The group immediately began work on a follow-up in late 1972 with producer Bill Szymczyk. Recorded throughout the winter of 1972-1973, this second album features a fourth Barnstorm member, keyboardist Rocke Grace, although the album is fully credited to Walsh as a solo artist.


The Smoker You Drink, the Player You Get by Joe walsh
Released: June 18, 1973 (ABC-Dunhill)
Produced by: Joe Walsh & Bill Szymczyk
Recorded: 1972-1973
Side One Side Two
Rocky Mountain Way
Book Ends
Wolf
Midnight Moodies
Happy Ways
Meadows
Dreams
Days Gone By
Day Dream (Prayer)
Primary Musicians
Joe Walsh – Guitars, Bass, Keyboards. Vocals
Kenny Passarelli – Guitars, Bass, Vocals
Rocke Grace – Keyboards, Vocals
Joe Vitale – Drums, Percussion, Drums, Keyboards, Flute, Vocals

The album begins with its most popular and indelible track, “Rocky Mountain Way”, compositionally credited to all four Barnstorm members. This entertaining, methodical rocker features a masterful coda section with an impressive talk box lead followed by Walsh’s signature slide guitar as the song fades out. Lyrically, the song was inspired by Walsh reflecting on his decision to leave the James Gang and move to Colorado and it became Walsh’s first Top 40 hit.

Vitale’s “Book Ends” is a Bowie-esque glam ballad with piano and nicely treated guitars on top, while the drummer takes on lead vocals duties, followed by the dark folk, almost pyschedelic vibe of “Wolf”, where the minimal arrangement lets the full sonic effect shine through as well as concentrate on Walsh’s vocal delivery. “Midnight Moodies” is a jazzy, piano-led instrumental composed by Grace, with some good rhythms, slight rock guitar as well as plenty of flute flourishes by Vitale. “Happy Ways” features lead vocals by bassist Passarelli along with plenty of extra percussion added by Vitale and session percussionist Joe Lala.

Joe Walsh and Barnstorm

The album’s original second side begins with “Meadows”, a rocker with multiple dynamics throughout from the hard rocking chorus to the quiet acoustic mid section. “Dreams” may be the best overall song on the second side as a very unique track which highlights Barnstorm’s musical talent and versatility. It alternates from quiet jazz ballad to upbeat Gospel sound with piano and organ playing a large musical role throughout. Vitale’s “Days Gone By” is a pleasant enough jazz/pop/rocker but an odd one as the final proper song on the album, being a sort of fusion between the sounds of Moody Blues, Pink Floyd and a Broadway show tune. “Day Dream (Prayer)” was constructed as a stand-alone coda, featuring rich backing vocals by guests Venetta Fields and Clydie King and really only one proper verse before a long fade out ending the album.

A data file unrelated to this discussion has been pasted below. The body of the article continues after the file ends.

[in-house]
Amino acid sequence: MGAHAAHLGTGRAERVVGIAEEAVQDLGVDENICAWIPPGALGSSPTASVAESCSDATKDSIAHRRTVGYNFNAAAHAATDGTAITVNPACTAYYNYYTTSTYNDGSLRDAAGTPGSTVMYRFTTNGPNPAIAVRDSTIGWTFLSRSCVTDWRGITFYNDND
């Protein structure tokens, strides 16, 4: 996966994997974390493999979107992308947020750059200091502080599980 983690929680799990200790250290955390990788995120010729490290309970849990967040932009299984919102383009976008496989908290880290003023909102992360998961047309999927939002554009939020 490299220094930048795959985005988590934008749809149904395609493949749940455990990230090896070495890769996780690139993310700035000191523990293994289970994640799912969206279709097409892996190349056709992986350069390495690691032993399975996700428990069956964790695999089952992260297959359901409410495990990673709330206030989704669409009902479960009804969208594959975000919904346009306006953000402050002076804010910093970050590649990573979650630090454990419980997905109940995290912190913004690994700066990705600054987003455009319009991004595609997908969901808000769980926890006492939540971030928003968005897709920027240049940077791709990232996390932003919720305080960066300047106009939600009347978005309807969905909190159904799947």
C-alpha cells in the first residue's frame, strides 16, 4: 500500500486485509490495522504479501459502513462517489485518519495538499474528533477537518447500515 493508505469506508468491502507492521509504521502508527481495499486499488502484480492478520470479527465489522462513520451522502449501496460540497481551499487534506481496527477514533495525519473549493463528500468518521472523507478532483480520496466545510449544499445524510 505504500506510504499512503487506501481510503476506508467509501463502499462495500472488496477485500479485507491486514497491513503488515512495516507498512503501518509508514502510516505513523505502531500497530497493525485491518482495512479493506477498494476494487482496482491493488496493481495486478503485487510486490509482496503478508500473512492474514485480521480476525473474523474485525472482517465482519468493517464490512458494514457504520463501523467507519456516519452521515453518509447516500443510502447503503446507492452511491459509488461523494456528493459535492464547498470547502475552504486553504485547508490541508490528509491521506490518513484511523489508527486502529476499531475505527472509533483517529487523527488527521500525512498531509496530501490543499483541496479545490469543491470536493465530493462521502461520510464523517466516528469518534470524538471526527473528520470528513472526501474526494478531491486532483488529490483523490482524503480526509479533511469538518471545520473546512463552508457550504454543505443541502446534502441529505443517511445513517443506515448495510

In 1974, Walsh played slide guitar on Vitale’s debut solo album, Roller Coaster Weekend, continuing a decades long musical relationship between the two despite the fact that Barnstorm would break up following The Smoker You Drink, the Player You Get. Later that same year, Walsh released his first totally solo record, So What, which was much more introspective and much less musically diverse than this final Barnstorm album.

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1973 Images

Part of Classic Rock Review’s celebration of 1973 albums.

 

Living In the Material World by George Harrison

Living In the Material World
by George Harrison

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Living In the Material World by George HarrisonLiving in the Material World was the fourth overall studio album (and second pop/rock release) by former Beatle George Harrison. This long-anticipated 1973 album is distinct in both Harrison’s initial major role as a record producer as well as for its strongly spiritual and philosophical lyrics. The themes were driven by Harrison’s strong devotion to Hindu spirituality in general and to Krishna consciousness in particular, with some songs contrasting the need for inner peace while being a musician with worldwide popularity.

Following the tremendous critical and commercial success of his 1970 triple album All Things Must Pass, Harrison embarked on a humanitarian aid project to raise money for the people of Bangladesh, culminating with two Concert for Bangladesh shows and a subsequent live album. During this same time period (1971-1972), Harrison also produced a few singles for fellow Beatle Ringo Starr and helped promote Raga, the documentary on Ravi Shankar. Finally, in late 1972 he was ready to start recording his next studio album.

In contrast with its predecessor, Living In the Material World featured scaled down production by Harrison. He had originally planned on bringing in Phil Spector to co-produce but once recording sessions got under way, Harrison had gathered a core backing group and was the project’s sole producer. While Harrison performed all the guitar parts on the album, he employed pianist Nicky Hopkins, keyboardist Gary Wright, bassist Klaus Voormann and drummer Jim Keltner for most tracks. These recording sessions in London took a bit longer than expected, resulting in the intended release date being pushed back.


Living In the Material World by George Harrison
Released: May 30, 1973 (Apple)
Produced by: George Harrison
Recorded: Apple Studios & Abbey Road Studios, London, October 1972-March 1973
Side One Side Two
Give Me Love (Give Me Peace on Earth)
Sue Me, Sue You Blues
The Light That Has Lighted the World
Don’t Let Me Wait Too Long
Who Can See It
Living in the Material World
The Lord Loves the One
(That Loves the Lord)
Be Here Now
Try Some, Buy Some